After waiting for two and a half months, and then an eternity for FedEx, I eagerly ripped opened the large brown packing box to reveal the beautiful, black box containing my Valve Index VR Kit. As it turns out, nothing makes you want to escape reality like 2020. And at last my time had come.
What follows isn’t fully a review or guide, but a mixture of my initial experiences and criticisms as a completely new to VR owner of the Valve Index. And this being Boiling Steam, and since I only use Linux, I’ll be relaying what it is like to set up and use the Index on Linux today. Oh, and I just barely have the minimum specs Valve lists. This will be interesting…
(A much more complete history, guide, and everything VR coming soon from our new writer Patola. Be on the look out!)
Before getting into the details, let’s appreciate the clean (and secure!) packing Valve has done, with wonderful presentation of all the components in the full kit. (For $1,000 it is the least they could do.) You lift up the top layer, like a box of holiday chocolates, to reveal more underneath. And you know I am a sucker for boxes.
The basic setup is pretty easy, just follow Valve’s guide. As the Index is not a wireless headset, there’s quite a few wires to handle: the HMD (head mounted display, aka where the magic happens) has one thick cable that turns into a USB 3, DisplayPort, and power connector (that then connects to a small power brick with its own cable); there are 2 lighthouse base stations (tracking) to be mounted, each with a power cable and brick; the controllers each have a USB C charging cable (but no power adapters). My old Nvidia GTX 970 having but one DisplayPort complicates my setup a bit, but more on that later.
The base stations, used for tracking the HMD (your head) and controllers, are ideally placed above your head height in opposite corners and angled down. For my quick initial setup I had one on a shelf about head height, while the other was around waist high. As Valve’s FAQ notes, you don’t need perfect positioning for it to work well. My first setup had no problems, and later I mounted one higher on the wall, while the other is still on a shelf for now. I do want to mount this one as well, as bumping the base station will require doing the room setup again to have the proper orientation of your play space. The actual tracking still works fine though. The included cables had enough length for me to route around the edges of the space to a power strip, too.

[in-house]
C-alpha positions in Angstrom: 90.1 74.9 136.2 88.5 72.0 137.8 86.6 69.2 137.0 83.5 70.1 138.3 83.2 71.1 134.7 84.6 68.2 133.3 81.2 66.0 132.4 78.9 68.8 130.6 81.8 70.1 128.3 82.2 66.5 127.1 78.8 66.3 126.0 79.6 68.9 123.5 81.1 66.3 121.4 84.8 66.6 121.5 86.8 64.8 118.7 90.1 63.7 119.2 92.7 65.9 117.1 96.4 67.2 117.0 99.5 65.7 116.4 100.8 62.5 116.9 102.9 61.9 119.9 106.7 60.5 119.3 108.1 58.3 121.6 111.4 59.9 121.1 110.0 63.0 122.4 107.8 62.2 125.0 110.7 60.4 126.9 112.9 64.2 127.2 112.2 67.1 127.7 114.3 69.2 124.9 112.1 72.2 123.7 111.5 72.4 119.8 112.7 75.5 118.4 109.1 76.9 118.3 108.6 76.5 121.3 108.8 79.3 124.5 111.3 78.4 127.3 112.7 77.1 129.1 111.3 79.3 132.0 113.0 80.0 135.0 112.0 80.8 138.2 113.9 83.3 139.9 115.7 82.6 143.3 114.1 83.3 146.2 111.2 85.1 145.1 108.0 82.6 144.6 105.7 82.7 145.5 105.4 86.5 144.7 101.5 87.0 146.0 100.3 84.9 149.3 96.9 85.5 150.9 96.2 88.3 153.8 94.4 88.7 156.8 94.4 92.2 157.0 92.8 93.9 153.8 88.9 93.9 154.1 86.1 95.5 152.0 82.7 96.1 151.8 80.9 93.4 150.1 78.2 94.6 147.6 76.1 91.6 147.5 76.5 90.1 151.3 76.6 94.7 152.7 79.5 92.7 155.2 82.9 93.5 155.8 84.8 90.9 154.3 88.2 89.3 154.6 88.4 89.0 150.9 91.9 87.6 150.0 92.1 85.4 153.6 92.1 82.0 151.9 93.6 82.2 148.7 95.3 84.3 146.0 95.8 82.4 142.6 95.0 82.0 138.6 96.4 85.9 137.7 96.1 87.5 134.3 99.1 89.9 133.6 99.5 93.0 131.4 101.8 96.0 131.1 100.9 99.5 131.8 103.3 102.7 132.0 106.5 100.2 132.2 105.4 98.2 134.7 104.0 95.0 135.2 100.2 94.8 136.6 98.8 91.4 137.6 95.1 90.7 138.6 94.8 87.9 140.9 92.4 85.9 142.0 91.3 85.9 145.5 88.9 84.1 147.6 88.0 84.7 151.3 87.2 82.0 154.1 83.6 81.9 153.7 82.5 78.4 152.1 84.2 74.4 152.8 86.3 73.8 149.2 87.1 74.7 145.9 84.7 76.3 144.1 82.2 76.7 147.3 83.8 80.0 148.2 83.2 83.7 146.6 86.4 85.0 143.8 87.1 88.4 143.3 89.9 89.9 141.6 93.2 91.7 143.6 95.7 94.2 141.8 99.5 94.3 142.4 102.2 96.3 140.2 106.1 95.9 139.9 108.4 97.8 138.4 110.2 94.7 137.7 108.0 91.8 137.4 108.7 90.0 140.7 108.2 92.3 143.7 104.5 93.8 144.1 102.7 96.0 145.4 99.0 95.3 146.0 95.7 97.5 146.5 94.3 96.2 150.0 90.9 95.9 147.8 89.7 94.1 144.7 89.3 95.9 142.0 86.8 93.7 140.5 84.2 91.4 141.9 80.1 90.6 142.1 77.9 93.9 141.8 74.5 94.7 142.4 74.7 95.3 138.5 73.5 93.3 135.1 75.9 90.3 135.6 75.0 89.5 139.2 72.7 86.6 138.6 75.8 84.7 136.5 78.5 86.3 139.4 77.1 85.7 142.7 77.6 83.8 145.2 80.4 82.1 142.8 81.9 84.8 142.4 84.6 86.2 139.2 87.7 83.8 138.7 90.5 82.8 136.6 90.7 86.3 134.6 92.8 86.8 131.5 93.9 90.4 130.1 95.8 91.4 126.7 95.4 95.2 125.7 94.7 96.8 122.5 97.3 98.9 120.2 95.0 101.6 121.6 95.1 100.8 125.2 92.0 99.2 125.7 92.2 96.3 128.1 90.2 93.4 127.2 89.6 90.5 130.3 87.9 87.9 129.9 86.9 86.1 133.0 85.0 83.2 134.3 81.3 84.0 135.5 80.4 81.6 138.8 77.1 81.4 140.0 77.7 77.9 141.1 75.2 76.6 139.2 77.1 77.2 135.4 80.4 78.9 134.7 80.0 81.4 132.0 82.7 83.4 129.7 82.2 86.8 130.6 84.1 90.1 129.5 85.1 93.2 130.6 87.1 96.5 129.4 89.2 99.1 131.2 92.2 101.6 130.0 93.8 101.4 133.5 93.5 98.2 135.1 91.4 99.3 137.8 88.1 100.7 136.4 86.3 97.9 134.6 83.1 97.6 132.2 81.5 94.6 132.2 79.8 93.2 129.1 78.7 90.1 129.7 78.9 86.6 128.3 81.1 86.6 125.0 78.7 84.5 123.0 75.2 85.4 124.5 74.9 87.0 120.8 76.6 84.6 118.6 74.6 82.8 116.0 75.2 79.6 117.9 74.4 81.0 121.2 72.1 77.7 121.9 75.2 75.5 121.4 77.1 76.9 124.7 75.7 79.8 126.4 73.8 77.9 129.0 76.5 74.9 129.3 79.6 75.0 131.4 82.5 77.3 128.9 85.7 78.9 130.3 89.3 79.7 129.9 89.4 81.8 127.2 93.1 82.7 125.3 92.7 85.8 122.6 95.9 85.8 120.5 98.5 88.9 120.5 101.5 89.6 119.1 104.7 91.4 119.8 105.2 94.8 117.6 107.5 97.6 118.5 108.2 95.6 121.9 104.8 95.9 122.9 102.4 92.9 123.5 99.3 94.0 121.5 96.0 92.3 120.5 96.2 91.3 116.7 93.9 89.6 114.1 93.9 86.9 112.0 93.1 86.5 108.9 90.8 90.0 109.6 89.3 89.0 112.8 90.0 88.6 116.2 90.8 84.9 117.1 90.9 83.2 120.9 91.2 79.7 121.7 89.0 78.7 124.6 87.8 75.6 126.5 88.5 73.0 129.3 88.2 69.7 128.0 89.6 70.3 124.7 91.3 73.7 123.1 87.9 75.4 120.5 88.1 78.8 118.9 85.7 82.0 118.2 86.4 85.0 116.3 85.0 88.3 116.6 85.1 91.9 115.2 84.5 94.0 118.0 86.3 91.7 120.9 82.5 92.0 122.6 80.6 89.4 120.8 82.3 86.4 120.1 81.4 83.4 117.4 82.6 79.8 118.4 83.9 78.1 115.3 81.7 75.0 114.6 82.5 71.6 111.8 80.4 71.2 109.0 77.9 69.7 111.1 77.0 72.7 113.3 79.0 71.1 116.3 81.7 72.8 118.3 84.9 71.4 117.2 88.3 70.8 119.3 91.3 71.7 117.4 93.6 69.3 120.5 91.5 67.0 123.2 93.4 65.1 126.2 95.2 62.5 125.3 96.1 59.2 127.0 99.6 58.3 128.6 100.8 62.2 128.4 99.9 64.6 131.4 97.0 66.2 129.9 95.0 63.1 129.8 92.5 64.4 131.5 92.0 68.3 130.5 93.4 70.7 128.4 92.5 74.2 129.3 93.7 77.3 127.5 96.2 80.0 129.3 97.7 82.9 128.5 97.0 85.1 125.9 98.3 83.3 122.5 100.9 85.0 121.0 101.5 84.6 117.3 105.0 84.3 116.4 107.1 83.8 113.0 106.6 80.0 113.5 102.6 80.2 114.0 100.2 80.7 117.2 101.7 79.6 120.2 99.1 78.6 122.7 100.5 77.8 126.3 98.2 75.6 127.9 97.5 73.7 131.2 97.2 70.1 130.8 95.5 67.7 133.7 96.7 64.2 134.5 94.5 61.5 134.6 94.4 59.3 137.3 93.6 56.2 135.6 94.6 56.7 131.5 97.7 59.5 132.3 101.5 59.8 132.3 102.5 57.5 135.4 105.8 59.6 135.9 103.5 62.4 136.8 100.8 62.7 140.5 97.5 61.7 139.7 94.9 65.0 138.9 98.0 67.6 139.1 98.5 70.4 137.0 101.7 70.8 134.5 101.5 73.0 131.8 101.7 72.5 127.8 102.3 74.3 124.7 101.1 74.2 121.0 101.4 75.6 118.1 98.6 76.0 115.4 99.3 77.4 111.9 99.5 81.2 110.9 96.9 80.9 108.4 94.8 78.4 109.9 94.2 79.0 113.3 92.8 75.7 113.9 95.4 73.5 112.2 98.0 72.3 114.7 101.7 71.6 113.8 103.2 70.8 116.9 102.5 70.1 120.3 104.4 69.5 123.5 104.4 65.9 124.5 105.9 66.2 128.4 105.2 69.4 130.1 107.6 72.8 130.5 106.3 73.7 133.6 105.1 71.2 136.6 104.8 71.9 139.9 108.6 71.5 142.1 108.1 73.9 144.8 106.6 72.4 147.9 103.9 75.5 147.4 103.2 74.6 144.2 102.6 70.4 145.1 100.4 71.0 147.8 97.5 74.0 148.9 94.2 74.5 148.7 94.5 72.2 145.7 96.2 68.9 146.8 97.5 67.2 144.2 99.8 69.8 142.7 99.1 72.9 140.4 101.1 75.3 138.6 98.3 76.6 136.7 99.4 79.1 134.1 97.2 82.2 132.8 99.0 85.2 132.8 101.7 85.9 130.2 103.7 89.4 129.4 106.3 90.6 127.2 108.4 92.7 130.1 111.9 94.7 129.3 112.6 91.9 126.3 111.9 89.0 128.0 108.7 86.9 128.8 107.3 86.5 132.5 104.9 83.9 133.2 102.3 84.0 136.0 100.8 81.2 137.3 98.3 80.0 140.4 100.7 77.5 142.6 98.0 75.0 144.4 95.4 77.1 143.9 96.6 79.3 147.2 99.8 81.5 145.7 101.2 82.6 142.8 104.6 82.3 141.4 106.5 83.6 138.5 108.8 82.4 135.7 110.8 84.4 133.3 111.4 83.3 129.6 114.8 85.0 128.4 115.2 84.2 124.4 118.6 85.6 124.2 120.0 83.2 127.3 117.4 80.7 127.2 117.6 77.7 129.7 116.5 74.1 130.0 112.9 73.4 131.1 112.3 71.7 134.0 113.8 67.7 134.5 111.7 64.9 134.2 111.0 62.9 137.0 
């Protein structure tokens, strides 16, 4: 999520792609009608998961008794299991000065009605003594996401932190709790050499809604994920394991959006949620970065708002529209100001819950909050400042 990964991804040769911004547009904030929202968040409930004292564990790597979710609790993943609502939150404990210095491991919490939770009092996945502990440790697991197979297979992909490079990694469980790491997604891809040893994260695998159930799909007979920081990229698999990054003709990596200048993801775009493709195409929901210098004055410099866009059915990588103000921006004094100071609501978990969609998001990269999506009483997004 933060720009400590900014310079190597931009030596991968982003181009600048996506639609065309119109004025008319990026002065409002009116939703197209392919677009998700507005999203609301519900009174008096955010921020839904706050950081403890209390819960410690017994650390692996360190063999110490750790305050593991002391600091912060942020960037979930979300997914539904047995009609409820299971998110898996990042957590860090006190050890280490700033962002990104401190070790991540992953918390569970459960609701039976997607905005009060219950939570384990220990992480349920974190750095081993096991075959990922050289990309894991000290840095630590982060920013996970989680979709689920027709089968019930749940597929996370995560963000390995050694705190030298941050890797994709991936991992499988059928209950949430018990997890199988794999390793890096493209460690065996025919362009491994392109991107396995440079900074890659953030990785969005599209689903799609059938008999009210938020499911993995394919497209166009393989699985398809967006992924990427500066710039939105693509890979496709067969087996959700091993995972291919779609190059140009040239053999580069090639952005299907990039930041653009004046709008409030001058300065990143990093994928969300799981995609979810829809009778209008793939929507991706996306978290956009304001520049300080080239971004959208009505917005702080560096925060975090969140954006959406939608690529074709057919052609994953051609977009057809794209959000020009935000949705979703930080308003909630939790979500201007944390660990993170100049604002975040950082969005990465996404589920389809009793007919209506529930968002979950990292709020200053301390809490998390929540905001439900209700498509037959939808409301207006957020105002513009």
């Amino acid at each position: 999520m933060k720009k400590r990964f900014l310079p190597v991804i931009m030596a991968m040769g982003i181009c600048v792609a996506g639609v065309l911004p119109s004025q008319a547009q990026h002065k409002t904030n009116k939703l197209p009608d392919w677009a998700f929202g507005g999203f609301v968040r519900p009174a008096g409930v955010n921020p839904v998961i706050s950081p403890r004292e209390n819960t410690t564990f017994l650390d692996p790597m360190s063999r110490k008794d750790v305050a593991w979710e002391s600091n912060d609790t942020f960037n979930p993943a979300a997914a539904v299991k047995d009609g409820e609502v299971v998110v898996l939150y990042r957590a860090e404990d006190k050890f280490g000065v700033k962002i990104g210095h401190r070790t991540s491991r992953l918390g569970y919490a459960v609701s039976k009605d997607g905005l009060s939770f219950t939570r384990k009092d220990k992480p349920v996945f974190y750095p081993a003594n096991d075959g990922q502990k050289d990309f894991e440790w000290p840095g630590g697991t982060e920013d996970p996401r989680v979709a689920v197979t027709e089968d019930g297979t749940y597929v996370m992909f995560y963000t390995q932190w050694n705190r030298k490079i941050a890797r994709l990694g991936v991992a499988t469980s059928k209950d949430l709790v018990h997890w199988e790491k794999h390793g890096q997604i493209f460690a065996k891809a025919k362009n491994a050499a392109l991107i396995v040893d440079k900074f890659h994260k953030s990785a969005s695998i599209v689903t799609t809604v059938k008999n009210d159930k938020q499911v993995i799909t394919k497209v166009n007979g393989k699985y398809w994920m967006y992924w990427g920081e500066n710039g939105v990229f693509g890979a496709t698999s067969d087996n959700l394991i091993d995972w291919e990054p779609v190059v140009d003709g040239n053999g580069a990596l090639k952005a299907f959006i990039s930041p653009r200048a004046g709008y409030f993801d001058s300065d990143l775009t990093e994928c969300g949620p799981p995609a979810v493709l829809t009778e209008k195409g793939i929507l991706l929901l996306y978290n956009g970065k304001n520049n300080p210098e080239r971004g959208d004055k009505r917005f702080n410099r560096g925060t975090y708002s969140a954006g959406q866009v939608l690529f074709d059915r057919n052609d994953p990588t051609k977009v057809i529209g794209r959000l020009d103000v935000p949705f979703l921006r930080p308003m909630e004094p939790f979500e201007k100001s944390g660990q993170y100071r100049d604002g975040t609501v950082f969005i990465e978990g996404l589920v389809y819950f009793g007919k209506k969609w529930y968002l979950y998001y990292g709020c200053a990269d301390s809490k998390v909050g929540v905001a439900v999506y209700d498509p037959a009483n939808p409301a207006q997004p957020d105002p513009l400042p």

On the software end, downloading SteamVR is about all you need to do there. On this step I got an error that the
setcap of vrcompositor-launcher failed, which of course I ignored. I later had some errors of missing lib32 libraries for video decoding acceleration, though I tend to have a lot of lib32 for games already. That seemed to be for using Big Picture mode within VR, though I’ve used Big Picture before without issue. Not sure if either caused other problems, but I did fix it later.
Audio is not handled through SteamVR but through whatever you use on your desktop, in my case just
pavucontrol. And if your graphics card and computer is like mine, there are a ton of possible outputs, so took a little guessing to figure out the correct one for the DisplayPort in use. I also thought the audio was very loud and distorted, but that’s because at the default max volume for this output it is way too loud and clips. Turning it down to 30% was all it needed.
Then you are off and running! Well almost. There’s room setup if you want to move around (yes, please). My space is just at the minimum required, 2m x 1.5m (6.5ft x 5ft), which I’ve found to be adequate for what I’ve played so far. There’s a few things to adjust for comfort as well, with the rear size of the headset, top strap, IPD (eye separation), and lens to eye distance (field of view versus comfort). As a note, I found the “advanced” room setup easier, as you just need to bring a controller to each corner, rather than tracing out the full perimeter.
Turn it on! Hmm… a “direct display mode” warning, which turns out is a false alarm on Linux (see the Known Issues on the SteamVR for Linux GitHub). I also at times got the display on my monitor rather than the headset, but that’s on my end (more later). But basically it all works right away, after some unplugging, replugging, and maybe a restart because of my display issue I’ll go into detail about later.
Not bad at all to get it set up on Linux! The Index is supposed to support Linux, so it is still disappointing to have some rough spots. But if you want native support, I think this is your only game in town.
Time for the big moment, the first time putting on the HMD and seeing the SteamVR Home, a sort of house or home base for Steam in VR.
First, some context: I have never used VR before, other than perhaps a minute with a museum exhibit (some flyover where I couldn’t see much). Besides that and 3D movies/TV, I had previously owned an Nvidia 3D Vision monitor with shutter glasses that I had trekked all over Tokyo to buy back in 2012. And that was certainly cool, to sit at my desk and see games like Batman: Arkham Asylum come alive and pop out of the monitor. I wasn’t sure what VR would entail; I found it hard to imagine it before finally owning the Index. I just kept thinking of the same old flat images.